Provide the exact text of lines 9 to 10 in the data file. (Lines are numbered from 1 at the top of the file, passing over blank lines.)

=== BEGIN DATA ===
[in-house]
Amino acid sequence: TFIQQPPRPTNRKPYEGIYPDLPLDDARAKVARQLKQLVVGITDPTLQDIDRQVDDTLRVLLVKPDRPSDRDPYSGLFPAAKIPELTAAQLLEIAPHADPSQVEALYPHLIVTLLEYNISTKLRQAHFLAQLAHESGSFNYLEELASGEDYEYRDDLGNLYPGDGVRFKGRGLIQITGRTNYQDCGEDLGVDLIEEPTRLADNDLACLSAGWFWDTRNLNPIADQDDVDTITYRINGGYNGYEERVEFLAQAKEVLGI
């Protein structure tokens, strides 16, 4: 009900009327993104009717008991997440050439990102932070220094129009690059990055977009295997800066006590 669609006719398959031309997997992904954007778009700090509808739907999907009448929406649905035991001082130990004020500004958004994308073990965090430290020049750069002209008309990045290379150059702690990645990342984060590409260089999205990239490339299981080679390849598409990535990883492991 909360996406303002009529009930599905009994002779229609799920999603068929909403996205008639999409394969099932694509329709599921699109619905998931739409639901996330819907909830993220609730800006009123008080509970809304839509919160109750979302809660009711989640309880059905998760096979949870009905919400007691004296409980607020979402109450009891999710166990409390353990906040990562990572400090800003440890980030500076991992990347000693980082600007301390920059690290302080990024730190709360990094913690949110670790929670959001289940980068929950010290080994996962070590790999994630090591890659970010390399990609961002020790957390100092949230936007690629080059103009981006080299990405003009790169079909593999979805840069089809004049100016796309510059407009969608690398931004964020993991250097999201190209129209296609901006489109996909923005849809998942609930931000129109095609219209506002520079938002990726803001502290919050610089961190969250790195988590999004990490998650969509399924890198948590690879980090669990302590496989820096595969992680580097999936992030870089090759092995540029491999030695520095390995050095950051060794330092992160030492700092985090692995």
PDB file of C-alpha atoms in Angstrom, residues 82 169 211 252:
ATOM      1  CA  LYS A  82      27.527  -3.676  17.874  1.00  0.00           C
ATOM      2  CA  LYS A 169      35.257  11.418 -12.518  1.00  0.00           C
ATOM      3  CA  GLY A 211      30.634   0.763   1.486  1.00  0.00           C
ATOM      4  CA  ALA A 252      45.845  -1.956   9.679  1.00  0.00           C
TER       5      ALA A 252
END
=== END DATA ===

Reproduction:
TER       5      ALA A 252
END